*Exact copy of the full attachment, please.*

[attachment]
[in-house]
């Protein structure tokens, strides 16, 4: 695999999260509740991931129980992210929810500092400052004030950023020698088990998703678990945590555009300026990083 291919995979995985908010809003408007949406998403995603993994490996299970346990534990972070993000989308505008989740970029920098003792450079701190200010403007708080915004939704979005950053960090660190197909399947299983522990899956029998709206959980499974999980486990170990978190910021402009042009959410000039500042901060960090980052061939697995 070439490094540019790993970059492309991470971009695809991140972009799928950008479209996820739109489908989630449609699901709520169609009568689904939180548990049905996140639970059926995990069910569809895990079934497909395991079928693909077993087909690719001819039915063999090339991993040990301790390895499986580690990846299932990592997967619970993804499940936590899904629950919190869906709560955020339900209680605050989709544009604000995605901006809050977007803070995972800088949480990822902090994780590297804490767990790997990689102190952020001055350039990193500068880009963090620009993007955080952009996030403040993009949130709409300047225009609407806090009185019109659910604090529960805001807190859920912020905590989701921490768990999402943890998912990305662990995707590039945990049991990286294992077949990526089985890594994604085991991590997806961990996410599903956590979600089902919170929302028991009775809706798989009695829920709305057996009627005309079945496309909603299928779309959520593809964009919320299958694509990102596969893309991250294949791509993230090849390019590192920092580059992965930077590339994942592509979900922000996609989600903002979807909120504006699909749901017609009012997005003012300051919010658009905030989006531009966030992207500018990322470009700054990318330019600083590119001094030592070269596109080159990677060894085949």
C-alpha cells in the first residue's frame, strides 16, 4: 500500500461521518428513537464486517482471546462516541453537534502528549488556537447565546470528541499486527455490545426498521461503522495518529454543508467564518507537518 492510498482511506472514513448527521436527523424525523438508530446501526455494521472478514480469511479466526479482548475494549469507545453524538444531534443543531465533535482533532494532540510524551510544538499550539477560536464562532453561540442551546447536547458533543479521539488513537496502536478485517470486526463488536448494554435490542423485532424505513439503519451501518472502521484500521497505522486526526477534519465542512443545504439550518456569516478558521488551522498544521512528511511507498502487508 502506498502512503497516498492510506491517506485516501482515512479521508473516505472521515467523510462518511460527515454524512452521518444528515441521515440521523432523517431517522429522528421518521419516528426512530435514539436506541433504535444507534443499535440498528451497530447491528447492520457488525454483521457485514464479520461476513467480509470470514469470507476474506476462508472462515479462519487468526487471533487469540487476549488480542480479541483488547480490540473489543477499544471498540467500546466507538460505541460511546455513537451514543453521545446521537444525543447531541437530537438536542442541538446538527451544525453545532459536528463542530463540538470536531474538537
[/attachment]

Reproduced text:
[in-house]
């Protein structure tokens, strides 16, 4: 695999999260509740991931129980992210929810500092400052004030950023020698088990998703678990945590555009300026990083 291919995979995985908010809003408007949406998403995603993994490996299970346990534990972070993000989308505008989740970029920098003792450079701190200010403007708080915004939704979005950053960090660190197909399947299983522990899956029998709206959980499974999980486990170990978190910021402009042009959410000039500042901060960090980052061939697995 070439490094540019790993970059492309991470971009695809991140972009799928950008479209996820739109489908989630449609699901709520169609009568689904939180548990049905996140639970059926995990069910569809895990079934497909395991079928693909077993087909690719001819039915063999090339991993040990301790390895499986580690990846299932990592997967619970993804499940936590899904629950919190869906709560955020339900209680605050989709544009604000995605901006809050977007803070995972800088949480990822902090994780590297804490767990790997990689102190952020001055350039990193500068880009963090620009993007955080952009996030403040993009949130709409300047225009609407806090009185019109659910604090529960805001807190859920912020905590989701921490768990999402943890998912990305662990995707590039945990049991990286294992077949990526089985890594994604085991991590997806961990996410599903956590979600089902919170929302028991009775809706798989009695829920709305057996009627005309079945496309909603299928779309959520593809964009919320299958694509990102596969893309991250294949791509993230090849390019590192920092580059992965930077590339994942592509979900922000996609989600903002979807909120504006699909749901017609009012997005003012300051919010658009905030989006531009966030992207500018990322470009700054990318330019600083590119001094030592070269596109080159990677060894085949």
C-alpha cells in the first residue's frame, strides 16, 4: 500500500461521518428513537464486517482471546462516541453537534502528549488556537447565546470528541499486527455490545426498521461503522495518529454543508467564518507537518 492510498482511506472514513448527521436527523424525523438508530446501526455494521472478514480469511479466526479482548475494549469507545453524538444531534443543531465533535482533532494532540510524551510544538499550539477560536464562532453561540442551546447536547458533543479521539488513537496502536478485517470486526463488536448494554435490542423485532424505513439503519451501518472502521484500521497505522486526526477534519465542512443545504439550518456569516478558521488551522498544521512528511511507498502487508 502506498502512503497516498492510506491517506485516501482515512479521508473516505472521515467523510462518511460527515454524512452521518444528515441521515440521523432523517431517522429522528421518521419516528426512530435514539436506541433504535444507534443499535440498528451497530447491528447492520457488525454483521457485514464479520461476513467480509470470514469470507476474506476462508472462515479462519487468526487471533487469540487476549488480542480479541483488547480490540473489543477499544471498540467500546466507538460505541460511546455513537451514543453521545446521537444525543447531541437530537438536542442541538446538527451544525453545532459536528463542530463540538470536531474538537